I use a counter top electric ice cream maker from Hamilton Beach.  I got it for around $30, and it's totally worth the investment.  (You can get it here!)  It has a canister that is removable that you will freeze for 24 hours or so before you actually start the ice cream, but we leave ours in our freezer so it's always ready to go.  This recipe will fit that ice cream maker (1.5 quarts), but you can easily adapt it for a gallon ice cream maker that uses ice and rock salt.

What you'll need:
2 eggs
1 1/4 cups of sugar
1 1/2 tbsp vanilla
1/4 tsp salt
2 cups heavy cream

What you'll do:
Start with the eggs in a bowl of an electric mixer.  With the whisk attachment, beat the eggs until they are frothy.  This will take a minute or two.

Next, with the mixer running, slowly pour in your sugar.  Let the mixer do its thing for about 5 minutes, and what results is a smooth, thick, creamy pale yellow beautiful thing.

Once you've hit this stage, add in the rest of the ingredients and mix.  In these pictures, I'm just making plain vanilla ice cream, but if I wanted to make something else, I'd add in the extra stuff now.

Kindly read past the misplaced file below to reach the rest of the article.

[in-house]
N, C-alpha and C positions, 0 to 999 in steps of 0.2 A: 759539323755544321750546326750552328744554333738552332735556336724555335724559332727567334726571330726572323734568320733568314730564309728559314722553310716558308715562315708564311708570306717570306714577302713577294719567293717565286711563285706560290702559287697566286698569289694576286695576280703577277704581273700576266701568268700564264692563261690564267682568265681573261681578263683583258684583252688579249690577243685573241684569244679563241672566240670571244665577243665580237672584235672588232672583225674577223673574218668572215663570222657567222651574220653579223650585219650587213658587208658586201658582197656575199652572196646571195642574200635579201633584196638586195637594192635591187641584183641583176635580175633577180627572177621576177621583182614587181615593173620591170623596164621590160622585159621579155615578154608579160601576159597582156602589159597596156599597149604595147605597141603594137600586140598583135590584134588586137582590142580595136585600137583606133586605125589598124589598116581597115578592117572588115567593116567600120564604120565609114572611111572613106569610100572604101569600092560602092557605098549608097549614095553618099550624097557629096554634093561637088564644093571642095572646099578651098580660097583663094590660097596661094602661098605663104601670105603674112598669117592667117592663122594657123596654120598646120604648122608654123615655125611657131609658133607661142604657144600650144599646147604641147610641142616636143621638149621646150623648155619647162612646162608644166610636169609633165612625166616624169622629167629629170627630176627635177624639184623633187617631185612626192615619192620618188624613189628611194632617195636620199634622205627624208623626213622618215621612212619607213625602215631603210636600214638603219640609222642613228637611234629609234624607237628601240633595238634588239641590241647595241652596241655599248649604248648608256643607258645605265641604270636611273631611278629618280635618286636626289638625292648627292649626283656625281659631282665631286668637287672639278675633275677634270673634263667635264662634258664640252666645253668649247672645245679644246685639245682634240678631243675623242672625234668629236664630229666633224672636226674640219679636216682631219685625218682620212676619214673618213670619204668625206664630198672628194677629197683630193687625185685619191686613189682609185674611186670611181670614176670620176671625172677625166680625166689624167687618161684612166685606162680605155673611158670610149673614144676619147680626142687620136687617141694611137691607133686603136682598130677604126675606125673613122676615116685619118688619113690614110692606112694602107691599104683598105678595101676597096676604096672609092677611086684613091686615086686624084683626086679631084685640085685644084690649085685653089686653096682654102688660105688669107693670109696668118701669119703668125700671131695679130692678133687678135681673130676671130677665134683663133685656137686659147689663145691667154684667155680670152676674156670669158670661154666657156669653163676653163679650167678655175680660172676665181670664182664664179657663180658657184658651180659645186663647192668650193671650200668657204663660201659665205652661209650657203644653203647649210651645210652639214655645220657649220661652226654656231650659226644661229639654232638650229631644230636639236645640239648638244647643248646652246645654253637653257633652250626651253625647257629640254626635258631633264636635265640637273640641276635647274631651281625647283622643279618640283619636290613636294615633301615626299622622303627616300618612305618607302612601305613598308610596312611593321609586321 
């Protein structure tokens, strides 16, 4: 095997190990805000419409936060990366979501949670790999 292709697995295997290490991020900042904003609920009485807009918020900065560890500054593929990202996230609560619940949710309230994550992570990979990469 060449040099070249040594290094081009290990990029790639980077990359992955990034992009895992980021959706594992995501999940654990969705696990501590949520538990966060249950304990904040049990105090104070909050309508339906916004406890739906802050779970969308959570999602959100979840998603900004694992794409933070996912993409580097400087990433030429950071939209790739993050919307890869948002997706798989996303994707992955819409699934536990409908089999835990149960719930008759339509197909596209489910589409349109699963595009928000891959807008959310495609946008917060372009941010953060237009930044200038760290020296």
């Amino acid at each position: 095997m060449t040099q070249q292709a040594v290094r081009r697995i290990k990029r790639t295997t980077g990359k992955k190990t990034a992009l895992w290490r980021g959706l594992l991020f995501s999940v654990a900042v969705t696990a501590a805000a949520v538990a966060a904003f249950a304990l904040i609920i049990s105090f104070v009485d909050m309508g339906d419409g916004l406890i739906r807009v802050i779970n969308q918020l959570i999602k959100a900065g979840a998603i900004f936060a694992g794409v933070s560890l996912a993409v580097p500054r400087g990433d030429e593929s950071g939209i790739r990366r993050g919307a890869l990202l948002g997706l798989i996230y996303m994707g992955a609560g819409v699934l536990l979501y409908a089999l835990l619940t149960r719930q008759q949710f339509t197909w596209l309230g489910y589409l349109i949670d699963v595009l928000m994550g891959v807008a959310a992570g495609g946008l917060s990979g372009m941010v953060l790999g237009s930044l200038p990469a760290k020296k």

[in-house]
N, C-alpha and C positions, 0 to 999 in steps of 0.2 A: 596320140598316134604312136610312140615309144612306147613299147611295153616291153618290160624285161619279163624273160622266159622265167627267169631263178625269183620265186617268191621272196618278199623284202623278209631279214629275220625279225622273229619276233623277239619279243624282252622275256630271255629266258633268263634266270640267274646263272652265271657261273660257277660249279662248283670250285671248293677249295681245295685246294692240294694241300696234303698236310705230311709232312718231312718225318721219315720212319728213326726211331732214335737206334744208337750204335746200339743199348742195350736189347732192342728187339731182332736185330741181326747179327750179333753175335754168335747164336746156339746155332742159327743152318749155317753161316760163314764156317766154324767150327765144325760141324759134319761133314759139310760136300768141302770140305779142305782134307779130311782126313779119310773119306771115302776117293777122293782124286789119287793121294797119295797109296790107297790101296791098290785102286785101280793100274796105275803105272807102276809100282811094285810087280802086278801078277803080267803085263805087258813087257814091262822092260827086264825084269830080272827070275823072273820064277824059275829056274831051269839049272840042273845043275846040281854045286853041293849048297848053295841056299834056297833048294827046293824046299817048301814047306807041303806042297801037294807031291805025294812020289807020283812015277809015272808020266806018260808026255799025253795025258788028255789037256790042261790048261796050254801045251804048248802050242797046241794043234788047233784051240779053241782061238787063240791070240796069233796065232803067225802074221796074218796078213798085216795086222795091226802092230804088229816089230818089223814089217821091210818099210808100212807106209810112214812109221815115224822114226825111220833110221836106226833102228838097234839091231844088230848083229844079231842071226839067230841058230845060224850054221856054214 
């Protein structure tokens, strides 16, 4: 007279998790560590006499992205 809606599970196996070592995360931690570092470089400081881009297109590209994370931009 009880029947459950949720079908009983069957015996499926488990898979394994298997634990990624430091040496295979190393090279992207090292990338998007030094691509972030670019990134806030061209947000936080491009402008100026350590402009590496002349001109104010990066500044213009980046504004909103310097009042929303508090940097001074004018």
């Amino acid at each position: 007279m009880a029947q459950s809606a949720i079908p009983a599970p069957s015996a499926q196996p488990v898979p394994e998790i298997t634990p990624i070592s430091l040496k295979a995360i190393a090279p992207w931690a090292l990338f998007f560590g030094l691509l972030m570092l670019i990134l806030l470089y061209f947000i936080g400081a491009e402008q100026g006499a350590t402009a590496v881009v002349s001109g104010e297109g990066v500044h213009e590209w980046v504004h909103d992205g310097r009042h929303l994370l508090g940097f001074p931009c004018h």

Refrigerate for a few hours so your mixture is nicely chilled before it goes into the ice cream maker.

During this time, the flavors of anything you add will infuse into the ice cream.

After the base has chilled, put together your ice cream maker and pour in your deliciousness.

See how it's not full?  It needs milk.  I have no idea how much milk I add.  Maybe a cup...?

Turn that sucker on and let it do its thing.

After the machine turns off, it's finished churning, and it needs to be frozen for a few hours to set.

I did learn that when I'm churning the ice cream, the big pieces of extra things, like Oreos, that I added got really broken up, so after I've finished I like to add more just so there's more texture to the final product.